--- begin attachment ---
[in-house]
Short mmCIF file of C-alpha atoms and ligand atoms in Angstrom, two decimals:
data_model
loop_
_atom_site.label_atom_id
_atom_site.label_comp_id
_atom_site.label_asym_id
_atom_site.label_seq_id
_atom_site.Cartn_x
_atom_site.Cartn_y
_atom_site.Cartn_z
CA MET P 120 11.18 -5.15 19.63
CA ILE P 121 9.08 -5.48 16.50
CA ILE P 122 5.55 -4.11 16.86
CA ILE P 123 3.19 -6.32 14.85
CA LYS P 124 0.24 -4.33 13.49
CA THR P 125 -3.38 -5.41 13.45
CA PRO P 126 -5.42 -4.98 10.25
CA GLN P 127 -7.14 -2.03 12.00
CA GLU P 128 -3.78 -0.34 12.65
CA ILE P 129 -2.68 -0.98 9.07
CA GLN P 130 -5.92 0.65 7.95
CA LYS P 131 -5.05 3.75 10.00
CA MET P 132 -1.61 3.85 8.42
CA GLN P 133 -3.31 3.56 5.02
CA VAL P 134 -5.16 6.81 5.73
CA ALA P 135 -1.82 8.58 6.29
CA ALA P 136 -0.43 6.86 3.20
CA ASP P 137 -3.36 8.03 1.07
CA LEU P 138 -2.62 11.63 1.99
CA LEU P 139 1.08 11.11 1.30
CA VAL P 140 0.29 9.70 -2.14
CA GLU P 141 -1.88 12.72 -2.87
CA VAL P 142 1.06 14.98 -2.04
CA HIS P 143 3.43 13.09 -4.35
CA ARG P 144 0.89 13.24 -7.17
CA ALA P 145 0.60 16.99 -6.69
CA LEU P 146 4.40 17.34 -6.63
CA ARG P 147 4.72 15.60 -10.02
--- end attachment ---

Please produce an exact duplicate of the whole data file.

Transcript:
[in-house]
Short mmCIF file of C-alpha atoms and ligand atoms in Angstrom, two decimals:
data_model
loop_
_atom_site.label_atom_id
_atom_site.label_comp_id
_atom_site.label_asym_id
_atom_site.label_seq_id
_atom_site.Cartn_x
_atom_site.Cartn_y
_atom_site.Cartn_z
CA MET P 120 11.18 -5.15 19.63
CA ILE P 121 9.08 -5.48 16.50
CA ILE P 122 5.55 -4.11 16.86
CA ILE P 123 3.19 -6.32 14.85
CA LYS P 124 0.24 -4.33 13.49
CA THR P 125 -3.38 -5.41 13.45
CA PRO P 126 -5.42 -4.98 10.25
CA GLN P 127 -7.14 -2.03 12.00
CA GLU P 128 -3.78 -0.34 12.65
CA ILE P 129 -2.68 -0.98 9.07
CA GLN P 130 -5.92 0.65 7.95
CA LYS P 131 -5.05 3.75 10.00
CA MET P 132 -1.61 3.85 8.42
CA GLN P 133 -3.31 3.56 5.02
CA VAL P 134 -5.16 6.81 5.73
CA ALA P 135 -1.82 8.58 6.29
CA ALA P 136 -0.43 6.86 3.20
CA ASP P 137 -3.36 8.03 1.07
CA LEU P 138 -2.62 11.63 1.99
CA LEU P 139 1.08 11.11 1.30
CA VAL P 140 0.29 9.70 -2.14
CA GLU P 141 -1.88 12.72 -2.87
CA VAL P 142 1.06 14.98 -2.04
CA HIS P 143 3.43 13.09 -4.35
CA ARG P 144 0.89 13.24 -7.17
CA ALA P 145 0.60 16.99 -6.69
CA LEU P 146 4.40 17.34 -6.63
CA ARG P 147 4.72 15.60 -10.02